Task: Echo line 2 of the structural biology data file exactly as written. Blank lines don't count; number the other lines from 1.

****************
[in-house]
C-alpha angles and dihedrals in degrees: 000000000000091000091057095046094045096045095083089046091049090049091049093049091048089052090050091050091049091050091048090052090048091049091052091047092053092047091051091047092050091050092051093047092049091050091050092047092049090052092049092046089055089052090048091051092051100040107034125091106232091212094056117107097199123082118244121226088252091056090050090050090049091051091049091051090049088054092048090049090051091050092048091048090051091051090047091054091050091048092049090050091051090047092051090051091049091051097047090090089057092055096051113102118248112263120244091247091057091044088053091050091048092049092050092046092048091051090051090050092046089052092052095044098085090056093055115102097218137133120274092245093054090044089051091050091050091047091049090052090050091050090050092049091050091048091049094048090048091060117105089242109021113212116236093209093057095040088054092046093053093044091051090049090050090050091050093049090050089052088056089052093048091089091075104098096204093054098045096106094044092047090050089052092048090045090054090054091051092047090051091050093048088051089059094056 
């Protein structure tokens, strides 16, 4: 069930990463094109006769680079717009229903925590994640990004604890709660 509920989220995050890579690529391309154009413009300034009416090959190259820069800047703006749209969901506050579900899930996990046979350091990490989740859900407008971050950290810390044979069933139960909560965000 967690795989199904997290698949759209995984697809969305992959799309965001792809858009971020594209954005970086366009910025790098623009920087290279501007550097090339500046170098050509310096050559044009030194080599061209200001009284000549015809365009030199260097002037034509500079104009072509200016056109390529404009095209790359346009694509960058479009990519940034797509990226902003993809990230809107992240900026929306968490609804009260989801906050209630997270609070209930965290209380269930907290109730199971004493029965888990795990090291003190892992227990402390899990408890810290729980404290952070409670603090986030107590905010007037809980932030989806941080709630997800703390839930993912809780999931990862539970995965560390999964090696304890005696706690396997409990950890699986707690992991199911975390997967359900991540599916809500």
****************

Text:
C-alpha angles and dihedrals in degrees: 000000000000091000091057095046094045096045095083089046091049090049091049093049091048089052090050091050091049091050091048090052090048091049091052091047092053092047091051091047092050091050092051093047092049091050091050092047092049090052092049092046089055089052090048091051092051100040107034125091106232091212094056117107097199123082118244121226088252091056090050090050090049091051091049091051090049088054092048090049090051091050092048091048090051091051090047091054091050091048092049090050091051090047092051090051091049091051097047090090089057092055096051113102118248112263120244091247091057091044088053091050091048092049092050092046092048091051090051090050092046089052092052095044098085090056093055115102097218137133120274092245093054090044089051091050091050091047091049090052090050091050090050092049091050091048091049094048090048091060117105089242109021113212116236093209093057095040088054092046093053093044091051090049090050090050091050093049090050089052088056089052093048091089091075104098096204093054098045096106094044092047090050089052092048090045090054090054091051092047090051091050093048088051089059094056 